Chopping Mall finds a group of friends locked in their local shopping center when they stay after hours to party. The storm that is brewing outside causes the mall’s security robots to malfunction. Instead of guarding the place, the bots begin to terrorize it. The teens fight for their lives as they are hunted down and destroyed.
The cover art for this film is brilliantly misleading. What is displayed on the box has basically nothing to do with anything that actually happens in the movie but that just ads to the appeal for me and probably for most horror enthusiasts. With this Blu-ray release, the original artwork has been tweaked a bit but it’s still very similar to the VHS cover.
Roger Corman’s wife Julie produced Chopping Mall, which is also known as Killbots and the film brings the same brand of camp we have come to expect from a Corman production. It’s obvious that the actors and the creative team were having fun while making the film. The ridiculous nature of the subject matter is taken in to account by all involved and played to the maximum.
Jim Wynorski (Not of this Earth) is in his element at the helm of this campy classic. It was only his second feature but he shows a lot of directorial prowess for a young filmmaker. He perfectly set the tone and expertly walked the line between utter nonsense and an attempt at semi-serious filmmaking. He is a frequent Roger Corman collaborator and the pair clearly understands and appreciates the absurd.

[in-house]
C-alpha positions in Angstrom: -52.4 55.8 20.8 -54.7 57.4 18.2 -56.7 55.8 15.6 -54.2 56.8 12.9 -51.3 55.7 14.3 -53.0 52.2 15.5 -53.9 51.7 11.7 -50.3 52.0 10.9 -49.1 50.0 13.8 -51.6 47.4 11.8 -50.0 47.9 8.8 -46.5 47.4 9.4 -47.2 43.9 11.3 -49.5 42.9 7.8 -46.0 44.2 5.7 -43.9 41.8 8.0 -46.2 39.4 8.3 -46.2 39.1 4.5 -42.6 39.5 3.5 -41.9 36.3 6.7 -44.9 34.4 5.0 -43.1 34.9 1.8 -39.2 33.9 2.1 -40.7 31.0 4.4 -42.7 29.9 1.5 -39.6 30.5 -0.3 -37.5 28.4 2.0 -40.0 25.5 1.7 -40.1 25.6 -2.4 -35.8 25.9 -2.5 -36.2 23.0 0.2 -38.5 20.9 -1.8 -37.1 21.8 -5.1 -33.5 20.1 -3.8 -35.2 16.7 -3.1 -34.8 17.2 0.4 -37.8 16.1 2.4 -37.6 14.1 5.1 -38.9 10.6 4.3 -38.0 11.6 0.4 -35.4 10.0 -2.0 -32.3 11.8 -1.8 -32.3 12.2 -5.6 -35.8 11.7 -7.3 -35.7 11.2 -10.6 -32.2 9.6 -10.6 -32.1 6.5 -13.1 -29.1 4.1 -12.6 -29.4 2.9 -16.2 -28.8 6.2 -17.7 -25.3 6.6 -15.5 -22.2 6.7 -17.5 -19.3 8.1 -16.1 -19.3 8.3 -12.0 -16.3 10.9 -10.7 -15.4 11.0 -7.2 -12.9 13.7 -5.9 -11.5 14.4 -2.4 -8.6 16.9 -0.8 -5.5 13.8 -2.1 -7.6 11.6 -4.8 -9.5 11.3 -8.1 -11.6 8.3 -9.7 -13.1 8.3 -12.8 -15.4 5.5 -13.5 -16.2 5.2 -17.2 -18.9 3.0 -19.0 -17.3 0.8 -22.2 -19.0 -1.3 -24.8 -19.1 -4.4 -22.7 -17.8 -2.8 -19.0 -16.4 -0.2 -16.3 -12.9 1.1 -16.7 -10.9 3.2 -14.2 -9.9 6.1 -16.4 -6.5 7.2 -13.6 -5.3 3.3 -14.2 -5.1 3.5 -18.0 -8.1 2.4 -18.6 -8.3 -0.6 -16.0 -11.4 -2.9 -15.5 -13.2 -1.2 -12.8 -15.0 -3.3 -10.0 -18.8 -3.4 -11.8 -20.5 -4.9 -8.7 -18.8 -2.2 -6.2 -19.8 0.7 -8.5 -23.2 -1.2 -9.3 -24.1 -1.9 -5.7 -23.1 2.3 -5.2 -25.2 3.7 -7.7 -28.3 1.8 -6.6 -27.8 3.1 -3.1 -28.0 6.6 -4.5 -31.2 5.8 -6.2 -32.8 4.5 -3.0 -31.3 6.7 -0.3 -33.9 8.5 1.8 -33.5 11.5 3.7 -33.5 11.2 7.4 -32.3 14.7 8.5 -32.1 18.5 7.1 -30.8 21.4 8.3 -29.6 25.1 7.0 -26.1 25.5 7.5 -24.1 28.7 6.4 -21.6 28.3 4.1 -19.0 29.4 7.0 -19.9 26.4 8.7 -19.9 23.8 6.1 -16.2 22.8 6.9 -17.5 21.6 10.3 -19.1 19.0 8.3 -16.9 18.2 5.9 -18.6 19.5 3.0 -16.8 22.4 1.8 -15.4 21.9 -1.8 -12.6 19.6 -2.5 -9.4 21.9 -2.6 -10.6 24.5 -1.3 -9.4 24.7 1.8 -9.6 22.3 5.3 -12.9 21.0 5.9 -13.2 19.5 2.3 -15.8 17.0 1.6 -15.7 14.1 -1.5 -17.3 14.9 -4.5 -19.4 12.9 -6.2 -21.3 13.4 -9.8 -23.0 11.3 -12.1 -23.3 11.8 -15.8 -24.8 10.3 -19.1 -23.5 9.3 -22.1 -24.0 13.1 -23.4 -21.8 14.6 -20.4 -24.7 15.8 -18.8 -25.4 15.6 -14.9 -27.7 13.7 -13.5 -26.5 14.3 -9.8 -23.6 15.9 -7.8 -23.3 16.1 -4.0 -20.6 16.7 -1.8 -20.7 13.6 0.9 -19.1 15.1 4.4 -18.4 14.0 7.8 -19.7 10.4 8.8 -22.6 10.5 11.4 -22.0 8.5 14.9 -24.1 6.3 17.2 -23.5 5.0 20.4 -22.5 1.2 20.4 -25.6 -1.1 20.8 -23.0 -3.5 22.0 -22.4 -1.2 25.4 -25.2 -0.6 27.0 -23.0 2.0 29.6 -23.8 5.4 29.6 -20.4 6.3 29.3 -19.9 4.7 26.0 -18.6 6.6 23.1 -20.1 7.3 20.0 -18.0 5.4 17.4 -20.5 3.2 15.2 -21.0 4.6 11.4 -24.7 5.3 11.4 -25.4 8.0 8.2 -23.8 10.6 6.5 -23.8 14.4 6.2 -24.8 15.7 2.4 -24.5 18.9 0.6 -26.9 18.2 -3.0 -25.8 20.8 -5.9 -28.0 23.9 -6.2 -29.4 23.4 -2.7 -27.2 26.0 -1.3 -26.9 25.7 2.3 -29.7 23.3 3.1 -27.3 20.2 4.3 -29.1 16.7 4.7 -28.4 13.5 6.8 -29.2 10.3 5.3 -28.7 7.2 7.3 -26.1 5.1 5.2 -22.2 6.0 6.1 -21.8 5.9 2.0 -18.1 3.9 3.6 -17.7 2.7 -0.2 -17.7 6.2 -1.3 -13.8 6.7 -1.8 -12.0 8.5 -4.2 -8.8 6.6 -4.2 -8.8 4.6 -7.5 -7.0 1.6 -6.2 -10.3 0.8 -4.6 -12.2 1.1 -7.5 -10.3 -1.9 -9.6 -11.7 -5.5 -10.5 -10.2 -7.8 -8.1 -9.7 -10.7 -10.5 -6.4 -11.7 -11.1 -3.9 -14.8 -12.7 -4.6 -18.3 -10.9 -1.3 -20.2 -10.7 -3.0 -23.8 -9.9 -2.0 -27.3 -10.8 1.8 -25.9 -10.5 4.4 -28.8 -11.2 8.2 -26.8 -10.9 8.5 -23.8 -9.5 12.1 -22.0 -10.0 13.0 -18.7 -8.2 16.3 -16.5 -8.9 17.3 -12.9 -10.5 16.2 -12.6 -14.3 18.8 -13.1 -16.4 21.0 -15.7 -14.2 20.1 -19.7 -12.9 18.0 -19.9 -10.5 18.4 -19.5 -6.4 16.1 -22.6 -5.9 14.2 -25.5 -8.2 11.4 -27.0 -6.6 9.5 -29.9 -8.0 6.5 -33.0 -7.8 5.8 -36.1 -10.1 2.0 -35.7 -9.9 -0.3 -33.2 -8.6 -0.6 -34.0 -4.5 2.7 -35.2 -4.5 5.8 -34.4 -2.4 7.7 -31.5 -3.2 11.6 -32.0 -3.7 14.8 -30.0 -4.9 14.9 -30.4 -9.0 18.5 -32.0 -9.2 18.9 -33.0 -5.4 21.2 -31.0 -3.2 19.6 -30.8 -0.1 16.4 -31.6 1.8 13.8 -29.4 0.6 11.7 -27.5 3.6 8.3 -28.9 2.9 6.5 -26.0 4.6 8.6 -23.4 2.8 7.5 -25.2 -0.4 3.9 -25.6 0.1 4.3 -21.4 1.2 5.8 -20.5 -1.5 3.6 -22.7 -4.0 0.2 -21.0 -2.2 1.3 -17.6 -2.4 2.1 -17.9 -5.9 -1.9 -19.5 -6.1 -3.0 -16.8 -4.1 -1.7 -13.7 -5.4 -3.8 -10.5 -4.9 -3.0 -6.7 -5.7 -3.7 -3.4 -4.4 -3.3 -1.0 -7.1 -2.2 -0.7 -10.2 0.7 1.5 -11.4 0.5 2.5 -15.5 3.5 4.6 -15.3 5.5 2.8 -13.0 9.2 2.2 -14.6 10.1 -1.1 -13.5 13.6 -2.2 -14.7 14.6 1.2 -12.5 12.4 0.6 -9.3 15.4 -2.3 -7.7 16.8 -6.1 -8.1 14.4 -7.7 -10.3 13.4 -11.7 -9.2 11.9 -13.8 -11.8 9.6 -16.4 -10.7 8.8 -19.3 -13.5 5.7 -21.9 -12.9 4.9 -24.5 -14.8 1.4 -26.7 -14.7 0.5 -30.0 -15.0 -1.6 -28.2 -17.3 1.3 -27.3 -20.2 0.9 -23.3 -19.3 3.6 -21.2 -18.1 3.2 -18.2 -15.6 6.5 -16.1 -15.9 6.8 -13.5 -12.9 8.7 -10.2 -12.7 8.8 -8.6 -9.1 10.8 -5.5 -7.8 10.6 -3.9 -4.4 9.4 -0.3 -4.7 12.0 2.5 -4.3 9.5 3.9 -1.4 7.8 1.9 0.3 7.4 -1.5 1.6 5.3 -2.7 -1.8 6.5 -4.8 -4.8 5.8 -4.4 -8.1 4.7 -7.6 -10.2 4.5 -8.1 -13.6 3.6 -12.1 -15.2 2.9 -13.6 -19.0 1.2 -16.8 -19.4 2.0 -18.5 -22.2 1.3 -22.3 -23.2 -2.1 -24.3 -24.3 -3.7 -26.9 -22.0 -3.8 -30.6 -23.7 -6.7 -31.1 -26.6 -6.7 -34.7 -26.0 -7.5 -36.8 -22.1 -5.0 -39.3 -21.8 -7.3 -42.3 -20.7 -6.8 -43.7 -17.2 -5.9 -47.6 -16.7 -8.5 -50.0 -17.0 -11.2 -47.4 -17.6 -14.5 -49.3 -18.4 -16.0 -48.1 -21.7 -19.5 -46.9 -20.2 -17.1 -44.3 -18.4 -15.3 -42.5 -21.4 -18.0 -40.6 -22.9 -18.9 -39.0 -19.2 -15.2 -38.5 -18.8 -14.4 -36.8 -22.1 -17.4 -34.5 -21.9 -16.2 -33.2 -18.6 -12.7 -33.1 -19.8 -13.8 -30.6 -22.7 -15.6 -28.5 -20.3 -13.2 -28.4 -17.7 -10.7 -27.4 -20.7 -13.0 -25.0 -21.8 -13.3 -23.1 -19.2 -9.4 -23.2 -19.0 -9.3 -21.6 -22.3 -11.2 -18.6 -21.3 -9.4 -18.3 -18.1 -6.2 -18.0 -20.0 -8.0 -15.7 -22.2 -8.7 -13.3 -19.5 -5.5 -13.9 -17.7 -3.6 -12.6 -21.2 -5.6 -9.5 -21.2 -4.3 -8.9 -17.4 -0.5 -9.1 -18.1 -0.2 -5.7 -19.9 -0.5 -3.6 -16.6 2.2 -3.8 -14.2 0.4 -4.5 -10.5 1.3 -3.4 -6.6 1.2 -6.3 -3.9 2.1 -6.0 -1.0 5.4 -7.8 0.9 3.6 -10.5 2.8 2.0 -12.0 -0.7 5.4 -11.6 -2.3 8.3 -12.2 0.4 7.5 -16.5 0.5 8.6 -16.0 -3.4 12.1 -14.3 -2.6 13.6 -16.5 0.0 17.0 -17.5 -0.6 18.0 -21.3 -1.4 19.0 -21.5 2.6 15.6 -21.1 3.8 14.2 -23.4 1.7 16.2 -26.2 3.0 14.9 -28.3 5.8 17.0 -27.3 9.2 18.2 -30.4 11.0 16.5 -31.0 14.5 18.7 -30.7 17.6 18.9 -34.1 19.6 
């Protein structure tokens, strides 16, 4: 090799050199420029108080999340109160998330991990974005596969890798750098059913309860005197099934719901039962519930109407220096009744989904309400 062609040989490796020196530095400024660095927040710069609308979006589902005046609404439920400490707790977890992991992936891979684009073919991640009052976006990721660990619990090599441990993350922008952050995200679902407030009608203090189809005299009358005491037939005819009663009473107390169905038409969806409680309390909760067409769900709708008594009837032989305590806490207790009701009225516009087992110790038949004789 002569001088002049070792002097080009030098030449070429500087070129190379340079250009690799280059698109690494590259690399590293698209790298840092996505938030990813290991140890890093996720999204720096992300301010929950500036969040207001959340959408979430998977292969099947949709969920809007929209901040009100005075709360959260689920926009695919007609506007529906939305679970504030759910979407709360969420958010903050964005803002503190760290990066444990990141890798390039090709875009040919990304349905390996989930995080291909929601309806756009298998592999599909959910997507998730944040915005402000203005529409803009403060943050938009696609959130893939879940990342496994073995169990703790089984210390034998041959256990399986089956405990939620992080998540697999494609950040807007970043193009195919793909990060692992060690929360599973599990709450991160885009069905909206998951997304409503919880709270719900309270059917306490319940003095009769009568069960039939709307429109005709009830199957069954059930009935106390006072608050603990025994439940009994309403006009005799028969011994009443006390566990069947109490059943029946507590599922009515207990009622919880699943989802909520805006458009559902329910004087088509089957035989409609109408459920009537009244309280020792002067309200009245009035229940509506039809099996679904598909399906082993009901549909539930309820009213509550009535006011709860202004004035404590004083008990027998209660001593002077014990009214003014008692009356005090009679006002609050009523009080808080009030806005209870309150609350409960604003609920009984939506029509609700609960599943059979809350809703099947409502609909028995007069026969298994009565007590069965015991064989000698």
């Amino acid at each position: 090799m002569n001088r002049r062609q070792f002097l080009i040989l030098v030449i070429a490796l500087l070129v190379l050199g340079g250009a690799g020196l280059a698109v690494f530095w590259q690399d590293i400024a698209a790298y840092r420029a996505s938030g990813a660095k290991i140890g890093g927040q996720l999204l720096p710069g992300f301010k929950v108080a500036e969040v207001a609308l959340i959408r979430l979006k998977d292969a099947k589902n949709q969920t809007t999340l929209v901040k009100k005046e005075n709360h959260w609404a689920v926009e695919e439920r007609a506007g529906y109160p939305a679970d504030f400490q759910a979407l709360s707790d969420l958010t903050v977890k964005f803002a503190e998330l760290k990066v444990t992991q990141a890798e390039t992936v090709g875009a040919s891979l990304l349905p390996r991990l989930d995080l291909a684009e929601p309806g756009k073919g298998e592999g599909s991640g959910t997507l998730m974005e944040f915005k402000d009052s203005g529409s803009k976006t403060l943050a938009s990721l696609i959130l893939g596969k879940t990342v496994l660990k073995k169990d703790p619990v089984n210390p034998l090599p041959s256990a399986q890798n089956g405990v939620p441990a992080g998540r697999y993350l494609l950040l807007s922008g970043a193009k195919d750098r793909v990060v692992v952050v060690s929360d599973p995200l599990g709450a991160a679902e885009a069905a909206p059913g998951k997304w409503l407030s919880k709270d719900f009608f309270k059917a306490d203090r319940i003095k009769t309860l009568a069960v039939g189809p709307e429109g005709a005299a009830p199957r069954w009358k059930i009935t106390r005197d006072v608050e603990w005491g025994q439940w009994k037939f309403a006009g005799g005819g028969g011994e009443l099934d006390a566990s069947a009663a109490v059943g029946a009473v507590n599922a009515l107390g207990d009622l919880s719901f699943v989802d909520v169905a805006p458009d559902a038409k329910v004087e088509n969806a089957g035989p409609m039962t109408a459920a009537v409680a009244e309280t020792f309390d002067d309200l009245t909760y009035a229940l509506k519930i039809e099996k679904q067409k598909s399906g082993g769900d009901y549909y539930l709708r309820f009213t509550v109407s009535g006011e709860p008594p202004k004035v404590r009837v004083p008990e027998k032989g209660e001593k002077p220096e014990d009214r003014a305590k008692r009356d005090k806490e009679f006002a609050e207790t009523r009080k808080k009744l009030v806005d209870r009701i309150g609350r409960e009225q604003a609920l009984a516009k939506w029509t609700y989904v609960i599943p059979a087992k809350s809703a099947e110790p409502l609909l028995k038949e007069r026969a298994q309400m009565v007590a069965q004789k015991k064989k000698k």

Kelli Maroney (Night of the Comet) is well cast as final girl Alison. She brings an innocence to the role but also proves that she is just as tough as the male characters. Alison is resourceful and brave but vulnerable at the right times. Barbara Crampton (Re-animator) turns in a memorable supporting appearance as well. All of the performances are passable by horror movies standards. They aren’t exceptional, but people don’t watch horror films for the Oscar-caliber acting.
Like other films of its time, Chopping Mall employs the use of practical effects. The FX makeup is above average – there is a great exploding head scene towards the beginning of the film and plenty of other violent deaths, as well.
The pacing is pretty perfect. The deaths are well-timed and serve to hold the viewer’s attention. Chopping Mall clocks in at around 75 minutes, which is short by mainstream filmmaking standards but perfect for this slasher film. A longer running time probably wouldn’t have added anything to the picture that isn’t already there.
Fans of gratuitous nudity will not be disappointed with Chopping Mall. There is plenty of bare flesh on display in this flick. There is even a tasteless close up of one of the actresses walking to the cigarette machine in her ‘barely there’ underwear. Barbara Crampton has a nude scene, as does one of the other actresses. All of the nude scenes are totally unnecessary and totally awesome.
The Blu-Ray release is a fan’s dream come true. Up until now, all I’ve had to watch the film was a full frame transfer of the film with gritty picture. Just the fact that the flick is finally available in widescreen and on Blu-Ray is cause for celebration. But that it is a jam-packed release loaded with more special features than I even know what to do with blows my mind. And stopping to consider that there are eight featurettes is truly insane. And, there are even three separate commentary tracks! This is the definitive Chopping Mall release. Fans will likely never see another that comes close to this. Do yourself a favor and grab your copy before they are gone for good. The Blu-ray is available from September 27th.
Director(s): Jim Wynorski
Writer(s): Jim Wynorski, Steve Mitchell
Stars: Kelli Maroney, Barbara Crampton, Tony O’Dell, Russell Todd
Release: September 27, 2016 (Limited Edition Blu-Ray)
Studio/ Production Co: Concorde Pictures, Vestron Video, LionsGate
Budget: $800,000 (Estimated)
Length: 77 Minutes